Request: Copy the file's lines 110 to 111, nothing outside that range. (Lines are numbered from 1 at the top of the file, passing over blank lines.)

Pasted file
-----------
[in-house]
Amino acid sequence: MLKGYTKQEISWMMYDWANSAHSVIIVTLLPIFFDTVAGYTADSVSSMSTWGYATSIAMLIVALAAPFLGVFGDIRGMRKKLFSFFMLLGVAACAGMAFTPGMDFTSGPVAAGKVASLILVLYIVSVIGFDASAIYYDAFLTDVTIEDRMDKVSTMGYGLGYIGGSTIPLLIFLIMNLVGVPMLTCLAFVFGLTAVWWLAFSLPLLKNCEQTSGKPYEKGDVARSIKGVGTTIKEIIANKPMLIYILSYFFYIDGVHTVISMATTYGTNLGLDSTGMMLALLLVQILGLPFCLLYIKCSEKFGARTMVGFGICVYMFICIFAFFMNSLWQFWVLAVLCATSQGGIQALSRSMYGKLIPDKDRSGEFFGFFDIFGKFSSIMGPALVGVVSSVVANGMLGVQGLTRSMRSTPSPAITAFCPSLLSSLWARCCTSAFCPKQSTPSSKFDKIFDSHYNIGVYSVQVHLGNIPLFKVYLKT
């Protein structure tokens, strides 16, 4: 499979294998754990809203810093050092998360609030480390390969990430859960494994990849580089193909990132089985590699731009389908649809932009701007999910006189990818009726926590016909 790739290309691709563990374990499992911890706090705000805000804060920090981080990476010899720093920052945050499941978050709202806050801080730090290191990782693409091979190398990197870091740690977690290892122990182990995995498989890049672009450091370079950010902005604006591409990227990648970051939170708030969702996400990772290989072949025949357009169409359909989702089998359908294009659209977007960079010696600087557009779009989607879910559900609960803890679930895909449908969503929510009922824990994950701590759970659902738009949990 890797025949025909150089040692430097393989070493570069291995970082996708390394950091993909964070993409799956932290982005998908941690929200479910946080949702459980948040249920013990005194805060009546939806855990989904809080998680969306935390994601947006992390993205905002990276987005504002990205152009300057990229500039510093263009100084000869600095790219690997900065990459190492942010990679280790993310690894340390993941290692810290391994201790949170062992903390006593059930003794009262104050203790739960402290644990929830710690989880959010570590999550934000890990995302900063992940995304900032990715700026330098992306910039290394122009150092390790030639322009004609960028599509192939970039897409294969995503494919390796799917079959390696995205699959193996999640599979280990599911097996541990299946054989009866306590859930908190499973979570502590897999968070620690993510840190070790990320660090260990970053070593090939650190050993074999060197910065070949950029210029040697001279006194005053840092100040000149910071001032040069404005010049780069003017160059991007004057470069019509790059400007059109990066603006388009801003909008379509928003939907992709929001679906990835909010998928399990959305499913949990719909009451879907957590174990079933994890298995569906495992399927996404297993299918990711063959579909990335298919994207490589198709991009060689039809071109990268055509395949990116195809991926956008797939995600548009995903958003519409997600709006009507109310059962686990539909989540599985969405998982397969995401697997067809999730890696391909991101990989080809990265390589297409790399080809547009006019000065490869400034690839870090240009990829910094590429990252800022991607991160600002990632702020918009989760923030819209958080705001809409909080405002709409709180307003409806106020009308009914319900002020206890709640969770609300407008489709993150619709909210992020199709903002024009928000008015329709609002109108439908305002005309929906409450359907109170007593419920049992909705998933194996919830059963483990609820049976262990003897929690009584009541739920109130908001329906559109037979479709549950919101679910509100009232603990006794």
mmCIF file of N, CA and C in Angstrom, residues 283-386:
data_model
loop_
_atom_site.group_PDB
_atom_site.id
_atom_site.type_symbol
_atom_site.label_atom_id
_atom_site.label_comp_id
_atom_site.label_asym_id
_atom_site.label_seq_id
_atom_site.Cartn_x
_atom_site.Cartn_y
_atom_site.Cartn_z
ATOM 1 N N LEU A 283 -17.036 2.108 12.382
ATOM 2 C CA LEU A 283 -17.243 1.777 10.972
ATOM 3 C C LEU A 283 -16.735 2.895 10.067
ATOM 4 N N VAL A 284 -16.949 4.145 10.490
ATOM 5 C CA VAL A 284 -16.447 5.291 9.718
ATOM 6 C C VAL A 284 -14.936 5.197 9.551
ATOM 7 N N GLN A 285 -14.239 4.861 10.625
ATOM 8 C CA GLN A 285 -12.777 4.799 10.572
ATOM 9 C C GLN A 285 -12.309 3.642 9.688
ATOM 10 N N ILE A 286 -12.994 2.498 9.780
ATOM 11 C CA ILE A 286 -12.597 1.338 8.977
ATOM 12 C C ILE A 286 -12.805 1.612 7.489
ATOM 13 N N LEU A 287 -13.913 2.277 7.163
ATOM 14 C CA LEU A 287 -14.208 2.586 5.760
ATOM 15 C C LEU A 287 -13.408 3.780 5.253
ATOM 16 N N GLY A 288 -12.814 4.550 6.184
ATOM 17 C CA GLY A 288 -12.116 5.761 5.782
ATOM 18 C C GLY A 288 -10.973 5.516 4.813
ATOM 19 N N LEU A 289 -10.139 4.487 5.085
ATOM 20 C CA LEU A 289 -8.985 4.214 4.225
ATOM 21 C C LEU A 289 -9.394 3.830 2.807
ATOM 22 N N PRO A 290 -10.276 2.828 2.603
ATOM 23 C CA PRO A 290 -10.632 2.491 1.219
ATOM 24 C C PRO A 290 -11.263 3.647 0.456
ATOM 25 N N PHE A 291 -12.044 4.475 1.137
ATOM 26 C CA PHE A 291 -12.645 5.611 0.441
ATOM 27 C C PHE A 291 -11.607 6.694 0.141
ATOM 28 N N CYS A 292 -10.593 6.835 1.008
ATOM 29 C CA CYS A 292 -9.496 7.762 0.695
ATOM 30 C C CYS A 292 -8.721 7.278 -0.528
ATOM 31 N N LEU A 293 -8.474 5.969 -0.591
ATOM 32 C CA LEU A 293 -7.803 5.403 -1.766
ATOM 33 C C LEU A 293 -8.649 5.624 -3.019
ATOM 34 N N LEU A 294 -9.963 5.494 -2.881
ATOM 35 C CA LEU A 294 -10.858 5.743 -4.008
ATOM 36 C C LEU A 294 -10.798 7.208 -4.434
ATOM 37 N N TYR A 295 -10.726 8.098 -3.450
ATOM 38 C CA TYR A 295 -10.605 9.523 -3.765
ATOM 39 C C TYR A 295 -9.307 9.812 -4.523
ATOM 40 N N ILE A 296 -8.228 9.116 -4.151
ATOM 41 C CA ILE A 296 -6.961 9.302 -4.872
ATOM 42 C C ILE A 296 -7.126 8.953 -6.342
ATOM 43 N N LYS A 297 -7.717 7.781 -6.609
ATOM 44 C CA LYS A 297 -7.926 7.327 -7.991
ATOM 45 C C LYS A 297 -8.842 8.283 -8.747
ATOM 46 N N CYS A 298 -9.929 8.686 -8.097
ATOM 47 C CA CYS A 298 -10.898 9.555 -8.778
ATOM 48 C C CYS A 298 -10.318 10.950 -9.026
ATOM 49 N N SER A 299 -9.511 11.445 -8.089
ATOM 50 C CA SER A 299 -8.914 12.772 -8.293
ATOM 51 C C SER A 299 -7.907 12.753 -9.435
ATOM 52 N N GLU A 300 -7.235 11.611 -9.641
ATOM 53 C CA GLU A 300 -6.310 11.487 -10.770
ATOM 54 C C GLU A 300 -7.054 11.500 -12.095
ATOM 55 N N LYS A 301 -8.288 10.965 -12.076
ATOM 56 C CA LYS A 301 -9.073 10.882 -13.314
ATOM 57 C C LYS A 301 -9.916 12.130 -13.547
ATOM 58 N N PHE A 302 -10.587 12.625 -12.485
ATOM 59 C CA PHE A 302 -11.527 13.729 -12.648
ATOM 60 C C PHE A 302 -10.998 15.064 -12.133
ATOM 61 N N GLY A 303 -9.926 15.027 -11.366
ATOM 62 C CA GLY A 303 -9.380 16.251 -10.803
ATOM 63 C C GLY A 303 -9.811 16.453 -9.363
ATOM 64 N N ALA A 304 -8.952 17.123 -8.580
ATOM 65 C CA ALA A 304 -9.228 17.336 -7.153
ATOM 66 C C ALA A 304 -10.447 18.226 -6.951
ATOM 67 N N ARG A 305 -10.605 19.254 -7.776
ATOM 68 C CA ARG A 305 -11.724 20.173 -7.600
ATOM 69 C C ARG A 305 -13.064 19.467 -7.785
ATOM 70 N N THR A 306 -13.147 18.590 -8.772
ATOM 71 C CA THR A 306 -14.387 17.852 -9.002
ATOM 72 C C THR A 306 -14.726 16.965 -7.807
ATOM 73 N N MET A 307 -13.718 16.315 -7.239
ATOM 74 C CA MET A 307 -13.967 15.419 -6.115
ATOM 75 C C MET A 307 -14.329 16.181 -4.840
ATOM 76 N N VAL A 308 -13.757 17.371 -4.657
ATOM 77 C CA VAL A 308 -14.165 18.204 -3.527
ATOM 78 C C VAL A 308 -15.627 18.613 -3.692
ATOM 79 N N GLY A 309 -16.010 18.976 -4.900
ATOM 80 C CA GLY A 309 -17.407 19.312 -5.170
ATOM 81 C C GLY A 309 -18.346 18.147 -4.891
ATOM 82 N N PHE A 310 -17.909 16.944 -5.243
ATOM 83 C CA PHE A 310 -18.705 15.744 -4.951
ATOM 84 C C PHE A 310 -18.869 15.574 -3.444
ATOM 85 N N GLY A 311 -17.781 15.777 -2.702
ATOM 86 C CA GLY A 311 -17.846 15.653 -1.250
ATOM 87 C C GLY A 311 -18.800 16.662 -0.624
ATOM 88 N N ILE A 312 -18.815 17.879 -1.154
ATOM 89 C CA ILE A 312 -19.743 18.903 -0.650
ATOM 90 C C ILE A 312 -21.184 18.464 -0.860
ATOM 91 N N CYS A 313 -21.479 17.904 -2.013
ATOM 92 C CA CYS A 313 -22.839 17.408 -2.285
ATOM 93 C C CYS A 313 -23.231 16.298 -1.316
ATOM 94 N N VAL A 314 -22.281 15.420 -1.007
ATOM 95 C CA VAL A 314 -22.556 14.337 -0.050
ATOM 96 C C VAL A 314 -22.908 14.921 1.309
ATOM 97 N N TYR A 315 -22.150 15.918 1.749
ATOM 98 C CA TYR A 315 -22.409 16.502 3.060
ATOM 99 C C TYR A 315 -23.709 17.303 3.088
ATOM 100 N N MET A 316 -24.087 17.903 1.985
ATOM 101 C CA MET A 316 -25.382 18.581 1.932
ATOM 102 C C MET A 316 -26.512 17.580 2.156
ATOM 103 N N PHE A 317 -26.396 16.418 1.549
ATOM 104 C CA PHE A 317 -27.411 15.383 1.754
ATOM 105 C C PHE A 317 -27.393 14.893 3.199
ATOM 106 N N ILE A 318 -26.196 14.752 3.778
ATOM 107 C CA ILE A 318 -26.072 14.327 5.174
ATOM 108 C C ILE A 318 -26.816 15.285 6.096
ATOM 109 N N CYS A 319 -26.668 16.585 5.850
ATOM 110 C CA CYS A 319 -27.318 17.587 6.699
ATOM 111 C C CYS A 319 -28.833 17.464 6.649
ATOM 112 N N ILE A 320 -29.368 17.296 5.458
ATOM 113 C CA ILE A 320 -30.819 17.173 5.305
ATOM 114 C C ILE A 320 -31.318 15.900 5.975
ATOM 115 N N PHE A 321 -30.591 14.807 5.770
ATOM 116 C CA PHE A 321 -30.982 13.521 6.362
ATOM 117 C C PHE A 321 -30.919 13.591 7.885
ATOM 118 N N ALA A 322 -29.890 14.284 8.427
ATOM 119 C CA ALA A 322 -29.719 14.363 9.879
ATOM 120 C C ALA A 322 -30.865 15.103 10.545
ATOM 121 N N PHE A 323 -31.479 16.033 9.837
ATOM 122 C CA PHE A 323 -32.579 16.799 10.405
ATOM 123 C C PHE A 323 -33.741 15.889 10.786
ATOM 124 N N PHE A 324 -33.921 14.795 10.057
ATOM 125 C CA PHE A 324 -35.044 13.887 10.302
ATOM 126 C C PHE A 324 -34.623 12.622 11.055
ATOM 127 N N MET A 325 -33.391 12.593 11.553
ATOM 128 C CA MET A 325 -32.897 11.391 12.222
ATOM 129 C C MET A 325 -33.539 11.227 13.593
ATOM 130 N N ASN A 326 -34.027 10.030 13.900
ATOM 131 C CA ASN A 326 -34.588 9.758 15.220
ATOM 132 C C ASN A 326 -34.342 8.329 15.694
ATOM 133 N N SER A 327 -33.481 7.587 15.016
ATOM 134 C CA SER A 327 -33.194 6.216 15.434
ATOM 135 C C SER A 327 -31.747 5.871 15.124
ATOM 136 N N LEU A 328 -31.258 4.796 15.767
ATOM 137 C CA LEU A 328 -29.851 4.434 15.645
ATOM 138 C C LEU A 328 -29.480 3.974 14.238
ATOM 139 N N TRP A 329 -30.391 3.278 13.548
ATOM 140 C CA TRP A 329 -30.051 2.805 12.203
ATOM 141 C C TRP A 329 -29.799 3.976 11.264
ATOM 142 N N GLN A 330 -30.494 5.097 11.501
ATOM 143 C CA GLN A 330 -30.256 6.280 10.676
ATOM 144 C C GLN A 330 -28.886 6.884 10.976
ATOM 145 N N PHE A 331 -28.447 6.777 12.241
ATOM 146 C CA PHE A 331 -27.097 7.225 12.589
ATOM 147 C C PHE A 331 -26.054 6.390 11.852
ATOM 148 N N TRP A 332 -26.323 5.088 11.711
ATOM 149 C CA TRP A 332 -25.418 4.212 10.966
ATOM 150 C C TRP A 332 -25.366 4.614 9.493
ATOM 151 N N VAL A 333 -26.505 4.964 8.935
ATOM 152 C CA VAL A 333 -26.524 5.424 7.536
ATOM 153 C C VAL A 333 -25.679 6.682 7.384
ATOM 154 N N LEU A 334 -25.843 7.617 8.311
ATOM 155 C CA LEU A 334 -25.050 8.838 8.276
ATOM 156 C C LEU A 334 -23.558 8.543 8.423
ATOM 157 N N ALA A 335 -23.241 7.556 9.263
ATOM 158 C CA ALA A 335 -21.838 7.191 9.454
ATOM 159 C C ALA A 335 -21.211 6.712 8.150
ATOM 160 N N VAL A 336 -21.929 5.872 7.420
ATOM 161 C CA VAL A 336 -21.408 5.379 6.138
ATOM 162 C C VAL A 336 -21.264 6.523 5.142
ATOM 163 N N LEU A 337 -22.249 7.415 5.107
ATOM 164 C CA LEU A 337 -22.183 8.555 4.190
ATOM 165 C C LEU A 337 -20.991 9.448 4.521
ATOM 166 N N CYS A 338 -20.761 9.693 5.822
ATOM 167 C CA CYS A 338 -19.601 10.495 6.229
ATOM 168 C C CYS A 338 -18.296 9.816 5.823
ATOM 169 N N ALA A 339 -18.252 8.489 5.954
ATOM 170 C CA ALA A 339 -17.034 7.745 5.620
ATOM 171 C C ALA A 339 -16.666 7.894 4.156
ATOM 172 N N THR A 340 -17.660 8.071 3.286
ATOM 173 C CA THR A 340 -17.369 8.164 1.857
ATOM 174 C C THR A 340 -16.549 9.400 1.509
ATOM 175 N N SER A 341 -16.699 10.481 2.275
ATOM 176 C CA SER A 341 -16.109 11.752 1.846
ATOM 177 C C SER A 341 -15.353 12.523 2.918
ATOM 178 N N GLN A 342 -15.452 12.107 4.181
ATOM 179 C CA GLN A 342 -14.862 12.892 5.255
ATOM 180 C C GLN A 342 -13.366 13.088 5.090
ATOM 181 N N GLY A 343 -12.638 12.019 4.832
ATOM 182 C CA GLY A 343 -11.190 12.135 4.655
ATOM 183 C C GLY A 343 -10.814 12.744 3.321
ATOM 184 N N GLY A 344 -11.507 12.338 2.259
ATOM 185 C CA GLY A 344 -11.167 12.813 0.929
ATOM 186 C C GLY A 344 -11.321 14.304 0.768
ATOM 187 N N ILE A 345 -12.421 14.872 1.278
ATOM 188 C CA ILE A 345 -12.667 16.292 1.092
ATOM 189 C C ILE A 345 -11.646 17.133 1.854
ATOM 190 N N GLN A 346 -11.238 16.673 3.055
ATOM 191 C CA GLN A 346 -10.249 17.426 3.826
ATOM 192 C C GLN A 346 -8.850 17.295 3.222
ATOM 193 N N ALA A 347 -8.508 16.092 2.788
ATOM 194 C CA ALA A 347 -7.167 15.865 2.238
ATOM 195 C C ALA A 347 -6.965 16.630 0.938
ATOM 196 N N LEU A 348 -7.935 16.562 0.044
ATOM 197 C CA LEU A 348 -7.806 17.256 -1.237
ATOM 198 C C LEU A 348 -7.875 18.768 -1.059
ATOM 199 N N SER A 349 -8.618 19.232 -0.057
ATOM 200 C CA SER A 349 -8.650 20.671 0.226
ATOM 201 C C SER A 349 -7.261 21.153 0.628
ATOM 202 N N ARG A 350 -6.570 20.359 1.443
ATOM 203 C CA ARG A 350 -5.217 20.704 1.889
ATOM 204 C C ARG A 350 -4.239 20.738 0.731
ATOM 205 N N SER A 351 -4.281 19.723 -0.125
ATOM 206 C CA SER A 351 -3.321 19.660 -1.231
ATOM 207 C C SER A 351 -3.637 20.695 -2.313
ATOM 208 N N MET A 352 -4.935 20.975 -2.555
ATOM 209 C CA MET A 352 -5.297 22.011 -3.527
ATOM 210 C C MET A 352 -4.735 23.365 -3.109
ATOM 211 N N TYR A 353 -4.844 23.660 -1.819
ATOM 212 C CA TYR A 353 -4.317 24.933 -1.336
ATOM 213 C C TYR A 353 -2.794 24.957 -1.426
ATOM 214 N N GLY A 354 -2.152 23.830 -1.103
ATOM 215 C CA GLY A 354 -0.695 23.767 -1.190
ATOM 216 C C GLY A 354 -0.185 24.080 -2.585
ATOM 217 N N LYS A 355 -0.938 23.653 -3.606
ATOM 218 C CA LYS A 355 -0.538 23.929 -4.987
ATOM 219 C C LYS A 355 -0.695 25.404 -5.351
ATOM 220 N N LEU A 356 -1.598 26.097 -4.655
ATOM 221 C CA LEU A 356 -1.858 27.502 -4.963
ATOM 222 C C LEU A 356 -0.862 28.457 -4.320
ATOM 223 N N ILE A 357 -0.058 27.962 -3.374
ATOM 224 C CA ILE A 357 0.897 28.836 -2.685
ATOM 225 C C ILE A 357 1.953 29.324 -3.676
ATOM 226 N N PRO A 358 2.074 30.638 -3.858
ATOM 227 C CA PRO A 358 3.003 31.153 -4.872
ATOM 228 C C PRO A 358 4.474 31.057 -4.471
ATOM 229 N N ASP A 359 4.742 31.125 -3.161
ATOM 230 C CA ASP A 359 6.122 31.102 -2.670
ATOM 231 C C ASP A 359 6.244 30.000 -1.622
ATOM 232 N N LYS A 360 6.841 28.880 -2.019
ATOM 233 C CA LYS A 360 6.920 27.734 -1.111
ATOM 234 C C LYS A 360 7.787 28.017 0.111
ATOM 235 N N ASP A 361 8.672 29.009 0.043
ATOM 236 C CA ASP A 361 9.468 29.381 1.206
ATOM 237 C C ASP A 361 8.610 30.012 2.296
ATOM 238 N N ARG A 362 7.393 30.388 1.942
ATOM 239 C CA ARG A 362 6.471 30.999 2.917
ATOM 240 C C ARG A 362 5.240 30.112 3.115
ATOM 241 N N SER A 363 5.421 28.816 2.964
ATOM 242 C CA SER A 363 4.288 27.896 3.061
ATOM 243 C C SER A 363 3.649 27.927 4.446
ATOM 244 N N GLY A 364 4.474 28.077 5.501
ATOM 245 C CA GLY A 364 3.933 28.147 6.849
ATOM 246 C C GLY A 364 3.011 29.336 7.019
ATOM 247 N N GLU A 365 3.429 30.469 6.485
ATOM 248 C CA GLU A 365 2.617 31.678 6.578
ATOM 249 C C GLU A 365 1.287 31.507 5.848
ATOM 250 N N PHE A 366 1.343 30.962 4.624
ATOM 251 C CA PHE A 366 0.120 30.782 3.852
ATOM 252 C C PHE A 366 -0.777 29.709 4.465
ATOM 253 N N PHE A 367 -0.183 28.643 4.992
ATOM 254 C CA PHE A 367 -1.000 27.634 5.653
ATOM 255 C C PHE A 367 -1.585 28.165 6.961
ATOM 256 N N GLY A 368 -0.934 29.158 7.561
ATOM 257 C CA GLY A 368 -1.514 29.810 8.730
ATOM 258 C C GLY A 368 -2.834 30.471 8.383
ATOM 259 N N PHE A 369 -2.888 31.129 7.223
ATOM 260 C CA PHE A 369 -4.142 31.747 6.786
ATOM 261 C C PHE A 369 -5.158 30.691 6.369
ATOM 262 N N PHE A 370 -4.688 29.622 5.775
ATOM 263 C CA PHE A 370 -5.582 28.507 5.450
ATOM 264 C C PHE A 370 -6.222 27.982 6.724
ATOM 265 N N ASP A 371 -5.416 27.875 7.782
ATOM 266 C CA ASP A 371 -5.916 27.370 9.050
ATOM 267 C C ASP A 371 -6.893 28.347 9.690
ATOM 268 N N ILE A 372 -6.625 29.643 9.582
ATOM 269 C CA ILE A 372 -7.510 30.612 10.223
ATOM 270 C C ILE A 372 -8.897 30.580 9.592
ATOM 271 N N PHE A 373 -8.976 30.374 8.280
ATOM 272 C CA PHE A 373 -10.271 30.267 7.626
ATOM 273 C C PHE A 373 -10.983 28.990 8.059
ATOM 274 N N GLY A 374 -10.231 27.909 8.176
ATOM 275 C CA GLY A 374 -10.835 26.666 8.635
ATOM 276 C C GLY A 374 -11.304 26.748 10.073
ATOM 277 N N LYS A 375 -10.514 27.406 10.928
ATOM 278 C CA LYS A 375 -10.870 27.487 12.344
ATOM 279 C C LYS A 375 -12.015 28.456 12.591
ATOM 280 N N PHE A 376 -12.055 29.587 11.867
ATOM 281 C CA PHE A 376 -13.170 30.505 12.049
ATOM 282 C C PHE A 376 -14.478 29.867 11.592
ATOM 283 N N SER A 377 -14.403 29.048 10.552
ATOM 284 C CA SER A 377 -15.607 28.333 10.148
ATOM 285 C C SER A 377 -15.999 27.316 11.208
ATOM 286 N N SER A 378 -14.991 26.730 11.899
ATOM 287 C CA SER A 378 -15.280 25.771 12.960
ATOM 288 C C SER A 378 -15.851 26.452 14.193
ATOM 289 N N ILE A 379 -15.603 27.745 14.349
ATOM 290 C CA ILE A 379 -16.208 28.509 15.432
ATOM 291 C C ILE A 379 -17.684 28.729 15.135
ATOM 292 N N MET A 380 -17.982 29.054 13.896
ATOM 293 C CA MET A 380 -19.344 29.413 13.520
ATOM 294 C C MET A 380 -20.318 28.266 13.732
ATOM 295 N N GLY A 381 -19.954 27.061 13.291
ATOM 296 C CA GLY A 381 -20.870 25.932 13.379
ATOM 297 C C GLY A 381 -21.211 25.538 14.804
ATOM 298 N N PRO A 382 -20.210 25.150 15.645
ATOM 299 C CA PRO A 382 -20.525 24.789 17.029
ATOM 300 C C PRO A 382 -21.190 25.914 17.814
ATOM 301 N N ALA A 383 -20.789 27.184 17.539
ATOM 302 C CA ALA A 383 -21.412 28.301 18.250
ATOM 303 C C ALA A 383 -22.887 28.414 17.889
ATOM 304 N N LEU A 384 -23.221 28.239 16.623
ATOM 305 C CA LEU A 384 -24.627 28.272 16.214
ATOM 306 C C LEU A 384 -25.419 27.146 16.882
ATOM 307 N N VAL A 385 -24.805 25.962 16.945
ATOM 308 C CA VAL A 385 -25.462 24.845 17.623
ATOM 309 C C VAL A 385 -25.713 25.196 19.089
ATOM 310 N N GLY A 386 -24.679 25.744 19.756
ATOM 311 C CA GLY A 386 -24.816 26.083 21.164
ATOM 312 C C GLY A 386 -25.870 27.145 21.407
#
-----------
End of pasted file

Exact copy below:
ATOM 94 N N VAL A 314 -22.281 15.420 -1.007
ATOM 95 C CA VAL A 314 -22.556 14.337 -0.050